The third chapter was again around author names, this time in terms of how they related to the title of the book they'd written. An example is The Cypress Garden by Jane Arbor.
The fourth chapter is sheet music titles, and again a lot of these only sound funny to us now because of a change in time, many of them dating from the 19th century.
The fifth chapter was more interesting to me. It lists books that are extremely specific in the subject they cover. One that struck me was Busted Tractors and Rusty Knuckles: Norwegian Torque Wrench Techniques and Other Fine Points of Tractor Restoration.
The sixth chapter was along the same lines, but scientific in nature. Titles include ones such as The Diseases of Electrical Machinery.
The seventh chapter covers books on dirty topics, mostly around bodily functions, or dirt.
The eighth chapter covers odd books on plants and animals from Bean Spasms to Carnivorous Butterflies.
The ninth chapter covers medical titles, including some fiction titles that sound a bit odd. From The Romance of Proctology to Coma Arousal, these were sometimes amusing.
The tenth chapter included titles involving love, marriage, and sex. It includes titles such as Literature of Kissing and How Can I Get Married.
The eleventh chapter covers odd pastimes from How to Vamp Without Music to Original Tricks with Cigars.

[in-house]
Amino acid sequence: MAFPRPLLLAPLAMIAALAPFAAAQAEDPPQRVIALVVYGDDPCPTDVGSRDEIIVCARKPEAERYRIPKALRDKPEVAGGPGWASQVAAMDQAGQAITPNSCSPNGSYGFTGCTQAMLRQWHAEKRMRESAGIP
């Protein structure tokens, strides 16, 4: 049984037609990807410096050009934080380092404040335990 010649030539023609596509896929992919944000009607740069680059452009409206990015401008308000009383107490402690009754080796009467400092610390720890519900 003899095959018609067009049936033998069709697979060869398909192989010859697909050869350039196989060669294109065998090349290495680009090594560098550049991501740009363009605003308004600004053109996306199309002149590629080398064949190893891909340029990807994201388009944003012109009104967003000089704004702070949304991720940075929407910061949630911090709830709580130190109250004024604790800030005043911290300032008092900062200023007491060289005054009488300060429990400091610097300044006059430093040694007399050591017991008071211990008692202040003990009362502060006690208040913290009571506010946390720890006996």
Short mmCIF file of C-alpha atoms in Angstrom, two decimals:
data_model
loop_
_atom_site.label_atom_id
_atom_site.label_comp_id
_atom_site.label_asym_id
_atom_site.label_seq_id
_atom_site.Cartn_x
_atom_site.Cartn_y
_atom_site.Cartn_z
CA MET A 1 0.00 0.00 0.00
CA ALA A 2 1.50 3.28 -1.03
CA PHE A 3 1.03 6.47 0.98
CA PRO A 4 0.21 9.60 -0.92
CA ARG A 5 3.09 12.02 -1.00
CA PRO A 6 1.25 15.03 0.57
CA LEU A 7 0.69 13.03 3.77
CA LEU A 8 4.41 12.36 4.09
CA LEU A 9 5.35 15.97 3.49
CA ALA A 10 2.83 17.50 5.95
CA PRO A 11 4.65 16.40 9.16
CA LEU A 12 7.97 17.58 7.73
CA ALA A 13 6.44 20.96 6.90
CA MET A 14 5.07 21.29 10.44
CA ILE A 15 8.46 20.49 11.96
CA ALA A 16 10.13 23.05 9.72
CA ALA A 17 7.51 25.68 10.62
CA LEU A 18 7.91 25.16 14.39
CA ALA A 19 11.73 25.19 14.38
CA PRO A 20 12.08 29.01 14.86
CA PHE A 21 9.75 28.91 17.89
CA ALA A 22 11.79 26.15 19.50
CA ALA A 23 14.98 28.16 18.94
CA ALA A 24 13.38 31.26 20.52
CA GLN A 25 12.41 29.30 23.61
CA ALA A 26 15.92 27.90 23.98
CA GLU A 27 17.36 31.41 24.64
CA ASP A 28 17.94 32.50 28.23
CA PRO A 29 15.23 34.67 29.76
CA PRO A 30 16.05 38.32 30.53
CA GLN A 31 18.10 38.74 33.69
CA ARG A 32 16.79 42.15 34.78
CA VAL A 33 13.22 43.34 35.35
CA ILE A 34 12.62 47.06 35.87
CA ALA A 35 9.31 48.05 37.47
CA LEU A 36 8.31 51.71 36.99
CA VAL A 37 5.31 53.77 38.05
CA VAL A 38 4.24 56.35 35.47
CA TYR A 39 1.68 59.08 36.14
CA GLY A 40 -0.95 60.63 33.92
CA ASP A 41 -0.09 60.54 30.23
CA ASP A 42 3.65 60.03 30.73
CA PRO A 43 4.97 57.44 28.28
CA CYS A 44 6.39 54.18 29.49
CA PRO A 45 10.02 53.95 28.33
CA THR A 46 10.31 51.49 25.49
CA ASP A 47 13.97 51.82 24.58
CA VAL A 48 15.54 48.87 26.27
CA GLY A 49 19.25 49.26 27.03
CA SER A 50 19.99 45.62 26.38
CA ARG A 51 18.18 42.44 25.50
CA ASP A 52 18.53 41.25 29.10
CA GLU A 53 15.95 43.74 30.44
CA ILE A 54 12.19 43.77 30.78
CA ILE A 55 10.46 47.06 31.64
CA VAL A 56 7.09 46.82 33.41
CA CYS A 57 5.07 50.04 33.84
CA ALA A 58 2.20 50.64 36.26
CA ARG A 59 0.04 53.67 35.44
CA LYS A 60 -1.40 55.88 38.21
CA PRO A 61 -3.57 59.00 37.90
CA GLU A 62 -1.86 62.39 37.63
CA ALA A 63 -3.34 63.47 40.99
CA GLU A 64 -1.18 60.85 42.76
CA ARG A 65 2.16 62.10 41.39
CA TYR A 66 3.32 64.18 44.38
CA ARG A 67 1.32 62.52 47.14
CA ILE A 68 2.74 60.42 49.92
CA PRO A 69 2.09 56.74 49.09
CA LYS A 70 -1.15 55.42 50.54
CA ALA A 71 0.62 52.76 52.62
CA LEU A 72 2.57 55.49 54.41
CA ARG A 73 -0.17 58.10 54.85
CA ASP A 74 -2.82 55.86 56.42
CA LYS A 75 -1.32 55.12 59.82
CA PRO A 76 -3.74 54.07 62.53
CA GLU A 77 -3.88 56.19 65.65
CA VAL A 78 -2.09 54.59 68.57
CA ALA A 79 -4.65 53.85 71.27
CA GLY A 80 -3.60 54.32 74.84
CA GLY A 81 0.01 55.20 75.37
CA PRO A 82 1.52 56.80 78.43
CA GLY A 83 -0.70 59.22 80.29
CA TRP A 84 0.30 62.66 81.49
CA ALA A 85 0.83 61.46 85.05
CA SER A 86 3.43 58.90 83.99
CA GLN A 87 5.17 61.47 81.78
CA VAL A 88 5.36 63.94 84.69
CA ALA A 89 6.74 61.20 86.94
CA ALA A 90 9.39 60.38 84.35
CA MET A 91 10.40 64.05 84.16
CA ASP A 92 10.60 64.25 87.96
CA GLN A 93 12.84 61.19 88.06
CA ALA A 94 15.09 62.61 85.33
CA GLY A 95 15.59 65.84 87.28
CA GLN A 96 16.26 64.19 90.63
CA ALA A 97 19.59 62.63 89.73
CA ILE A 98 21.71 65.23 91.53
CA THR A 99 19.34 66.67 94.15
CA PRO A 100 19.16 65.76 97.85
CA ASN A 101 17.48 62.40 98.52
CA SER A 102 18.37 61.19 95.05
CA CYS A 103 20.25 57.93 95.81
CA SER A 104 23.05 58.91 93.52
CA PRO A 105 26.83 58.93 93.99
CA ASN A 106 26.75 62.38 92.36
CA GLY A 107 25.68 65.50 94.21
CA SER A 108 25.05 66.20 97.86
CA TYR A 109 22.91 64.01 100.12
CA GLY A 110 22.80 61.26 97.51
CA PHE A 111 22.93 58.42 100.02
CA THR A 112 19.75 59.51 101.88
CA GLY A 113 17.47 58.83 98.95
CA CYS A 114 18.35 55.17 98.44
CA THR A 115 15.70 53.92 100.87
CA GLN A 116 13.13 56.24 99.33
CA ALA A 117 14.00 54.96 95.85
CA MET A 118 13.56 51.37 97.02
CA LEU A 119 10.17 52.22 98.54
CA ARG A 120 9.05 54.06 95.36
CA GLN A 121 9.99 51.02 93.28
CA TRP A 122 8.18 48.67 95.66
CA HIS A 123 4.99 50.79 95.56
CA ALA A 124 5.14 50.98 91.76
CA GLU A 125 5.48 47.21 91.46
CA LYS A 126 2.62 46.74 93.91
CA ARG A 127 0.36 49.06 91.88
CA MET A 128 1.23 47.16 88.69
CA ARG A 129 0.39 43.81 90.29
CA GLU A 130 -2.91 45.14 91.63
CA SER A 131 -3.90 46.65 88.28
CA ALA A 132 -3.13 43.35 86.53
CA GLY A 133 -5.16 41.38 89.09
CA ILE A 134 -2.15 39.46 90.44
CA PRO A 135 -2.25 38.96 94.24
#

The twelfth chapter covers odd-sounding fiction titles from We All Killed Grandma to The Fangs of Suet Pudding.
The thirteenth chapter covers titles that sound incredibly dull or unlikely such as Songs of a Chartered Accountant or I Was a Kamikaze.
The fourteenth chapter covers religious books such as My Invisible Friend Explains the Bible.
The fifteenth chapter covers publishing curiosities such as unusual bindings, strange dedications, and books that challenged the writer such having all the words begin with a particular letter of the alphabet.
The last chapter takes on odd books about death or beyond. Titles run from Reusing Old Graves to Do-it-Yourself Coffins.
I found the chapters from five on most interesting, and the book over-all mildly amusing.

Sunday, 7 December 2014

Give Me Tomorrow

Finished December 5
Give Me Tomorrow: The Korean War's Greatest Untold Story - The Epic Stand of the Marines of George Company by Patrick K. O'Donnell, read by Lloyd James

This book follows the men of George Company of the US Marines through their battles in Korea. From the sea landing at Inchon, through their fight to get to the Chosin Reservoir, and back to Inchon again.
The description of the battles they fought is matter of fact, graphic and brutal. The story isn't entirely linear, and some scenes appear more than once, almost as teasers to a more complete scene told later. We see the stories of individual men, and how they faced the challenges, and the losses that the battles brought to them. The words of the individual men are what add the immediacy that comes through here.
This isn't an easy book to read, and it shows the brutality and horrifying nature of war along with the courage and endurance that the men involved showed.